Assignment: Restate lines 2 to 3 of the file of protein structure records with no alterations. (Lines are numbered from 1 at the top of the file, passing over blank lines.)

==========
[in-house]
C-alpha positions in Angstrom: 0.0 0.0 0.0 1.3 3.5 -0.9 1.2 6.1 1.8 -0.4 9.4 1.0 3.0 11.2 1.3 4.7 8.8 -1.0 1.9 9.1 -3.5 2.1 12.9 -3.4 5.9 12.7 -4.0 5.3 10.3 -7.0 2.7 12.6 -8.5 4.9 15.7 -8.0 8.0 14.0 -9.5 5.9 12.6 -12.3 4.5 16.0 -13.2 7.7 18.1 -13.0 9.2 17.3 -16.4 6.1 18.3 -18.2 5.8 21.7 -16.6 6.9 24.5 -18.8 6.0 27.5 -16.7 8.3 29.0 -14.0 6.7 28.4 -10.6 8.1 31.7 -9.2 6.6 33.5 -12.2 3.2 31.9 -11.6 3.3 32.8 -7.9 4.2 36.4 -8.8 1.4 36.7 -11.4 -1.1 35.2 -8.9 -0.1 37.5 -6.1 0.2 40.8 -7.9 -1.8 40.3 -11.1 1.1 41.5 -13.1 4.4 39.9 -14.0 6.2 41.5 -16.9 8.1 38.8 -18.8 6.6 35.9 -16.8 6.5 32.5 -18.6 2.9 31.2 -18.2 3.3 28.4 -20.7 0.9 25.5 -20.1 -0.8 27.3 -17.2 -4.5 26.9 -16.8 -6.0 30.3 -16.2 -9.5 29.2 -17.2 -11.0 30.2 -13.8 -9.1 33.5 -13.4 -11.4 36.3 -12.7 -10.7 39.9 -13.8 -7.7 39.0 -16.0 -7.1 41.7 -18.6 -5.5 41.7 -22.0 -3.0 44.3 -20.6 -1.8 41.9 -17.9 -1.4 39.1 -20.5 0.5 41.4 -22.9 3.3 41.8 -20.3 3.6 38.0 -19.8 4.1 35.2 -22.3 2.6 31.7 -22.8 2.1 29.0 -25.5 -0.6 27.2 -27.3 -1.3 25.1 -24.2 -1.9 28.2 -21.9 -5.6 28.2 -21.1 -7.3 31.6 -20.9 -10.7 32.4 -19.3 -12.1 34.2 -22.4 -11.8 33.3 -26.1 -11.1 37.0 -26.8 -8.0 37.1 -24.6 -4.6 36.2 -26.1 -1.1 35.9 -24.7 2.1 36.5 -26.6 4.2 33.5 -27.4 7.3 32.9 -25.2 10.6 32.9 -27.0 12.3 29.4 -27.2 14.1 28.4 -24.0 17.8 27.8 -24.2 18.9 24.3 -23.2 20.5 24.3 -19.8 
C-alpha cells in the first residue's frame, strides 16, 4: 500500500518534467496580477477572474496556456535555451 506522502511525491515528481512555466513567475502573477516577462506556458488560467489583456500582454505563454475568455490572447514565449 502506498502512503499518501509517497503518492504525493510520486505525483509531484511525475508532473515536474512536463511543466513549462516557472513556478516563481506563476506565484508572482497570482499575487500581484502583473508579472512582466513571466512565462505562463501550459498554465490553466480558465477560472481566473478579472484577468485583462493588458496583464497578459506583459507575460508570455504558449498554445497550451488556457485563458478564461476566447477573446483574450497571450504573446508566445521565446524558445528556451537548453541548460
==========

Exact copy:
C-alpha positions in Angstrom: 0.0 0.0 0.0 1.3 3.5 -0.9 1.2 6.1 1.8 -0.4 9.4 1.0 3.0 11.2 1.3 4.7 8.8 -1.0 1.9 9.1 -3.5 2.1 12.9 -3.4 5.9 12.7 -4.0 5.3 10.3 -7.0 2.7 12.6 -8.5 4.9 15.7 -8.0 8.0 14.0 -9.5 5.9 12.6 -12.3 4.5 16.0 -13.2 7.7 18.1 -13.0 9.2 17.3 -16.4 6.1 18.3 -18.2 5.8 21.7 -16.6 6.9 24.5 -18.8 6.0 27.5 -16.7 8.3 29.0 -14.0 6.7 28.4 -10.6 8.1 31.7 -9.2 6.6 33.5 -12.2 3.2 31.9 -11.6 3.3 32.8 -7.9 4.2 36.4 -8.8 1.4 36.7 -11.4 -1.1 35.2 -8.9 -0.1 37.5 -6.1 0.2 40.8 -7.9 -1.8 40.3 -11.1 1.1 41.5 -13.1 4.4 39.9 -14.0 6.2 41.5 -16.9 8.1 38.8 -18.8 6.6 35.9 -16.8 6.5 32.5 -18.6 2.9 31.2 -18.2 3.3 28.4 -20.7 0.9 25.5 -20.1 -0.8 27.3 -17.2 -4.5 26.9 -16.8 -6.0 30.3 -16.2 -9.5 29.2 -17.2 -11.0 30.2 -13.8 -9.1 33.5 -13.4 -11.4 36.3 -12.7 -10.7 39.9 -13.8 -7.7 39.0 -16.0 -7.1 41.7 -18.6 -5.5 41.7 -22.0 -3.0 44.3 -20.6 -1.8 41.9 -17.9 -1.4 39.1 -20.5 0.5 41.4 -22.9 3.3 41.8 -20.3 3.6 38.0 -19.8 4.1 35.2 -22.3 2.6 31.7 -22.8 2.1 29.0 -25.5 -0.6 27.2 -27.3 -1.3 25.1 -24.2 -1.9 28.2 -21.9 -5.6 28.2 -21.1 -7.3 31.6 -20.9 -10.7 32.4 -19.3 -12.1 34.2 -22.4 -11.8 33.3 -26.1 -11.1 37.0 -26.8 -8.0 37.1 -24.6 -4.6 36.2 -26.1 -1.1 35.9 -24.7 2.1 36.5 -26.6 4.2 33.5 -27.4 7.3 32.9 -25.2 10.6 32.9 -27.0 12.3 29.4 -27.2 14.1 28.4 -24.0 17.8 27.8 -24.2 18.9 24.3 -23.2 20.5 24.3 -19.8 
C-alpha cells in the first residue's frame, strides 16, 4: 500500500518534467496580477477572474496556456535555451 506522502511525491515528481512555466513567475502573477516577462506556458488560467489583456500582454505563454475568455490572447514565449 502506498502512503499518501509517497503518492504525493510520486505525483509531484511525475508532473515536474512536463511543466513549462516557472513556478516563481506563476506565484508572482497570482499575487500581484502583473508579472512582466513571466512565462505562463501550459498554465490553466480558465477560472481566473478579472484577468485583462493588458496583464497578459506583459507575460508570455504558449498554445497550451488556457485563458478564461476566447477573446483574450497571450504573446508566445521565446524558445528556451537548453541548460